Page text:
Events of the last decade have taught us that tax law is anything but certain. So how can young, affluent people plan their estates when the tax landscape may look dramatically different 20, 30 or 40 years from now — or even a few months from now?
According to a recent survey conducted by fundraising platform FrontStream, the vast majority (87%) of Americans say they’re donating to charity in 2021. And almost 20% claim they’re giving more this year than they did in 2020.
If your business is depreciating over a 30-year period the entire cost of constructing the building that houses your operation, you should consider a cost segregation study. It might allow you to accelerate depreciation deductions on certain items, thereby reducing taxes and boosting cash flow.
A few years ago, IRS Revenue Procedure 2018-15 changed the rules regarding not-for-profit restructuring. If you’ve participated in a restructuring in the past, you’ll be relieved to know that in many cases it’s now easier.
Haste makes waste. Or, in the case of estate planning, it can lead to other problems and, possibly, financial loss. Notably, if you don’t take enough time to choose the best executor for your estate, this “wrong call” can cost your family. Many responsibilities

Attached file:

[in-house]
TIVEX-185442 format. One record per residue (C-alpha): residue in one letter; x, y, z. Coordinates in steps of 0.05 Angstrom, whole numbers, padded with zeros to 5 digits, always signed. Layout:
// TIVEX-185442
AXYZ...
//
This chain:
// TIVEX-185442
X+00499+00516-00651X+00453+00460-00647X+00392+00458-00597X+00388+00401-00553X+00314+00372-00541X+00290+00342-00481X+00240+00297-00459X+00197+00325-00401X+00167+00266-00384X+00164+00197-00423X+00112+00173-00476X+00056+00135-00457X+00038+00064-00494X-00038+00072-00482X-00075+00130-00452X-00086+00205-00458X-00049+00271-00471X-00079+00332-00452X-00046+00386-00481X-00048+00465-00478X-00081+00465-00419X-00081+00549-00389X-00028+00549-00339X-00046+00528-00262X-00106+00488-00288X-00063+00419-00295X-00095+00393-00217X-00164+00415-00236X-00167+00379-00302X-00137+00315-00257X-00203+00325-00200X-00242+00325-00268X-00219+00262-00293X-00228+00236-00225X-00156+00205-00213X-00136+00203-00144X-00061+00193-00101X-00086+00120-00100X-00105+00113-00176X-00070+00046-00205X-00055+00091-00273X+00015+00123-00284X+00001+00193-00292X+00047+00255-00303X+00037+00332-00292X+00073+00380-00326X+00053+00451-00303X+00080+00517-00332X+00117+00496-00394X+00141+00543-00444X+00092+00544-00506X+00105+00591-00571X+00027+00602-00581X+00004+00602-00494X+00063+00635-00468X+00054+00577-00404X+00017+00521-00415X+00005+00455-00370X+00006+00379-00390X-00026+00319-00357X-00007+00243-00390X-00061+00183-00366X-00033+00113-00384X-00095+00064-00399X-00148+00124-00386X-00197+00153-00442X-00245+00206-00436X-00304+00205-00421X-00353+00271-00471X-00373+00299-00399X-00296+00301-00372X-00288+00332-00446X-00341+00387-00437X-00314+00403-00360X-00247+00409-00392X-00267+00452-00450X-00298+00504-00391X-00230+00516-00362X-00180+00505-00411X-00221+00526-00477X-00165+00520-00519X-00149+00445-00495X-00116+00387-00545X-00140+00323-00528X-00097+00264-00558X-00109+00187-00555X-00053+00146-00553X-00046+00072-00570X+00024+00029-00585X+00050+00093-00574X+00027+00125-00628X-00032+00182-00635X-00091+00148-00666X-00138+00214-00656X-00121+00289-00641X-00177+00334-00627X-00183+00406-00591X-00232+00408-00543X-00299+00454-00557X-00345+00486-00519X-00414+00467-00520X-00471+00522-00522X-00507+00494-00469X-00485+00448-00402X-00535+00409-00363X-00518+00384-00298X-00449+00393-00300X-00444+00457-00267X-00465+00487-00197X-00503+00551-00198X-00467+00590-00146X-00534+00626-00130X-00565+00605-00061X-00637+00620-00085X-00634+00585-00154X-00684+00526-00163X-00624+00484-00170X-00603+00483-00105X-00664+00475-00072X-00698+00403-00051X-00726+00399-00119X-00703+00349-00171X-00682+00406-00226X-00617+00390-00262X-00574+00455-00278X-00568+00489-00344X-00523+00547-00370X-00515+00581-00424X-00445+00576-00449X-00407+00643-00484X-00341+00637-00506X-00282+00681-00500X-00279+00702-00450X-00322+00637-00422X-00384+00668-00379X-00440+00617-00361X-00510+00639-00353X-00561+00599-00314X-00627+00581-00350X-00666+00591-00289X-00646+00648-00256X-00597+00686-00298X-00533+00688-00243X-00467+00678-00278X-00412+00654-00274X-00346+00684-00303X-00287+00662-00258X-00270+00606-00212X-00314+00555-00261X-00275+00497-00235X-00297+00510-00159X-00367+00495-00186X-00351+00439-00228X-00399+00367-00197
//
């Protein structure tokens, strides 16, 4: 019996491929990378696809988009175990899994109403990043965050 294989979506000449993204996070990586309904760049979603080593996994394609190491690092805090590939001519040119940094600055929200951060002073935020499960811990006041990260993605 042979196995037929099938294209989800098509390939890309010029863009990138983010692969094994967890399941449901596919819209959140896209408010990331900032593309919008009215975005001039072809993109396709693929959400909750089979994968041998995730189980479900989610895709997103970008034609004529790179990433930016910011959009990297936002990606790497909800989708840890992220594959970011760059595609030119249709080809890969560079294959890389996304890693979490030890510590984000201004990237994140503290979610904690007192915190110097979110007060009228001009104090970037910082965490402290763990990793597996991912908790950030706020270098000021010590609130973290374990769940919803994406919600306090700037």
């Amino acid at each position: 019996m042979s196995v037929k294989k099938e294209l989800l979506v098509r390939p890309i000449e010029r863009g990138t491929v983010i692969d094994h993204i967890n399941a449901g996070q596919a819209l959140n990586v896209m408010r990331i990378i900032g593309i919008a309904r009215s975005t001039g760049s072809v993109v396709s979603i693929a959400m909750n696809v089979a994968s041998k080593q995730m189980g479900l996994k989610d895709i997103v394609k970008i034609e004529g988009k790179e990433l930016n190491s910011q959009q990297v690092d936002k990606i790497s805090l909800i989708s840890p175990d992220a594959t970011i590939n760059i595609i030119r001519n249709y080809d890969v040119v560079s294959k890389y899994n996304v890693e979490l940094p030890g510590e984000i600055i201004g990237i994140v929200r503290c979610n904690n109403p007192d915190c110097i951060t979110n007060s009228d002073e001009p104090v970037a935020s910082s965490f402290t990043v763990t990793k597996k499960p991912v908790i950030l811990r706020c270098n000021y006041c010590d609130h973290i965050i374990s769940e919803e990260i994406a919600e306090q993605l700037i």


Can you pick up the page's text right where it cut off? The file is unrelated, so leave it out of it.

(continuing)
Run a business for any length of time and the importance of cash flow becomes abundantly clear. When payroll is due, bills are piling up and funds aren’t available, blood pressure tends to rise. For this reason, being able to accurately forecast cash flow is critical.
If you’re fortunate enough to own a vacation home, you may want to rent it out for part of the year. What are the tax consequences?
Are employees at your business traveling again after months of virtual meetings? In Notice 2021-52, the IRS announced the fiscal 2022 “per diem” rates that became effective October 1, 2021.
A generous gift and estate tax exemption means only a small percentage of families are currently subject to federal estate taxes. But it’s important to consider state estate taxes as well.